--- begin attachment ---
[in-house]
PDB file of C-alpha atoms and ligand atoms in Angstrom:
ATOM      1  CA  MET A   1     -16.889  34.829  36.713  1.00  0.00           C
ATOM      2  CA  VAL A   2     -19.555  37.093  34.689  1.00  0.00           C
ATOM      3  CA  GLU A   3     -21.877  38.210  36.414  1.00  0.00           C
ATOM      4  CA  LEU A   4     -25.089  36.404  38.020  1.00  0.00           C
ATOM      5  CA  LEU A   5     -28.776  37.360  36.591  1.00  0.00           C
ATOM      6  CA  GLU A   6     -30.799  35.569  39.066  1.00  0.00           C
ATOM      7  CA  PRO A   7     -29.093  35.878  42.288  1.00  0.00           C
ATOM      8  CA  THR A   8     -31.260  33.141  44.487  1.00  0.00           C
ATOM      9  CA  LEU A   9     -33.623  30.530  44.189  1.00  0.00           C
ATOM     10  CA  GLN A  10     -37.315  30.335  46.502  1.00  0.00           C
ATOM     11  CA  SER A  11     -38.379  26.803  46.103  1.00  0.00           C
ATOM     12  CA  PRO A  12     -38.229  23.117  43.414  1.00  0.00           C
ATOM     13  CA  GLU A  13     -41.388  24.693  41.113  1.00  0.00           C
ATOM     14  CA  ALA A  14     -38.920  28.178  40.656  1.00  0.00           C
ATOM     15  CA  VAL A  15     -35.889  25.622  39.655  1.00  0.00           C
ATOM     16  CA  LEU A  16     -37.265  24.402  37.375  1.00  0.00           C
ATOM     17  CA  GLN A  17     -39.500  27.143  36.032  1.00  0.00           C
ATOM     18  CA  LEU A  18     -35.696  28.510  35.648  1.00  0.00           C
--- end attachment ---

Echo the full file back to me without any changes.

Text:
[in-house]
PDB file of C-alpha atoms and ligand atoms in Angstrom:
ATOM      1  CA  MET A   1     -16.889  34.829  36.713  1.00  0.00           C
ATOM      2  CA  VAL A   2     -19.555  37.093  34.689  1.00  0.00           C
ATOM      3  CA  GLU A   3     -21.877  38.210  36.414  1.00  0.00           C
ATOM      4  CA  LEU A   4     -25.089  36.404  38.020  1.00  0.00           C
ATOM      5  CA  LEU A   5     -28.776  37.360  36.591  1.00  0.00           C
ATOM      6  CA  GLU A   6     -30.799  35.569  39.066  1.00  0.00           C
ATOM      7  CA  PRO A   7     -29.093  35.878  42.288  1.00  0.00           C
ATOM      8  CA  THR A   8     -31.260  33.141  44.487  1.00  0.00           C
ATOM      9  CA  LEU A   9     -33.623  30.530  44.189  1.00  0.00           C
ATOM     10  CA  GLN A  10     -37.315  30.335  46.502  1.00  0.00           C
ATOM     11  CA  SER A  11     -38.379  26.803  46.103  1.00  0.00           C
ATOM     12  CA  PRO A  12     -38.229  23.117  43.414  1.00  0.00           C
ATOM     13  CA  GLU A  13     -41.388  24.693  41.113  1.00  0.00           C
ATOM     14  CA  ALA A  14     -38.920  28.178  40.656  1.00  0.00           C
ATOM     15  CA  VAL A  15     -35.889  25.622  39.655  1.00  0.00           C
ATOM     16  CA  LEU A  16     -37.265  24.402  37.375  1.00  0.00           C
ATOM     17  CA  GLN A  17     -39.500  27.143  36.032  1.00  0.00           C
ATOM     18  CA  LEU A  18     -35.696  28.510  35.648  1.00  0.00           C